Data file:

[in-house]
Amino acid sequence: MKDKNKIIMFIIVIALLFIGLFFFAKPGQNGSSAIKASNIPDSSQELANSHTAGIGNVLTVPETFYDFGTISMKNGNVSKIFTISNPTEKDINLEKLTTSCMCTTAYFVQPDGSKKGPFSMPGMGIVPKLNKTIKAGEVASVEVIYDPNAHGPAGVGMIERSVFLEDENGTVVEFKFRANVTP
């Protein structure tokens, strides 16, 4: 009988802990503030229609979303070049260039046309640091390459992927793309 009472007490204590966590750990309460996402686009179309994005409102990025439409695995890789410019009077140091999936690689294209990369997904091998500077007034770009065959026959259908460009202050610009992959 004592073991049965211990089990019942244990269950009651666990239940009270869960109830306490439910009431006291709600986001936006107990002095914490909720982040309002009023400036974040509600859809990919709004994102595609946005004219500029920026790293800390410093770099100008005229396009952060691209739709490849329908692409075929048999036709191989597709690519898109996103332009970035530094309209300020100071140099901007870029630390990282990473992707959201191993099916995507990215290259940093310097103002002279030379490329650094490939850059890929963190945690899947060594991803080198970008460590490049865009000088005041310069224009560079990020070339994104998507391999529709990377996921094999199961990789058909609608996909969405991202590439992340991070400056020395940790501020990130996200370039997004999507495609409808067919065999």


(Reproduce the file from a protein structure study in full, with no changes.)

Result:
[in-house]
Amino acid sequence: MKDKNKIIMFIIVIALLFIGLFFFAKPGQNGSSAIKASNIPDSSQELANSHTAGIGNVLTVPETFYDFGTISMKNGNVSKIFTISNPTEKDINLEKLTTSCMCTTAYFVQPDGSKKGPFSMPGMGIVPKLNKTIKAGEVASVEVIYDPNAHGPAGVGMIERSVFLEDENGTVVEFKFRANVTP
């Protein structure tokens, strides 16, 4: 009988802990503030229609979303070049260039046309640091390459992927793309 009472007490204590966590750990309460996402686009179309994005409102990025439409695995890789410019009077140091999936690689294209990369997904091998500077007034770009065959026959259908460009202050610009992959 004592073991049965211990089990019942244990269950009651666990239940009270869960109830306490439910009431006291709600986001936006107990002095914490909720982040309002009023400036974040509600859809990919709004994102595609946005004219500029920026790293800390410093770099100008005229396009952060691209739709490849329908692409075929048999036709191989597709690519898109996103332009970035530094309209300020100071140099901007870029630390990282990473992707959201191993099916995507990215290259940093310097103002002279030379490329650094490939850059890929963190945690899947060594991803080198970008460590490049865009000088005041310069224009560079990020070339994104998507391999529709990377996921094999199961990789058909609608996909969405991202590439992340991070400056020395940790501020990130996200370039997004999507495609409808067919065999």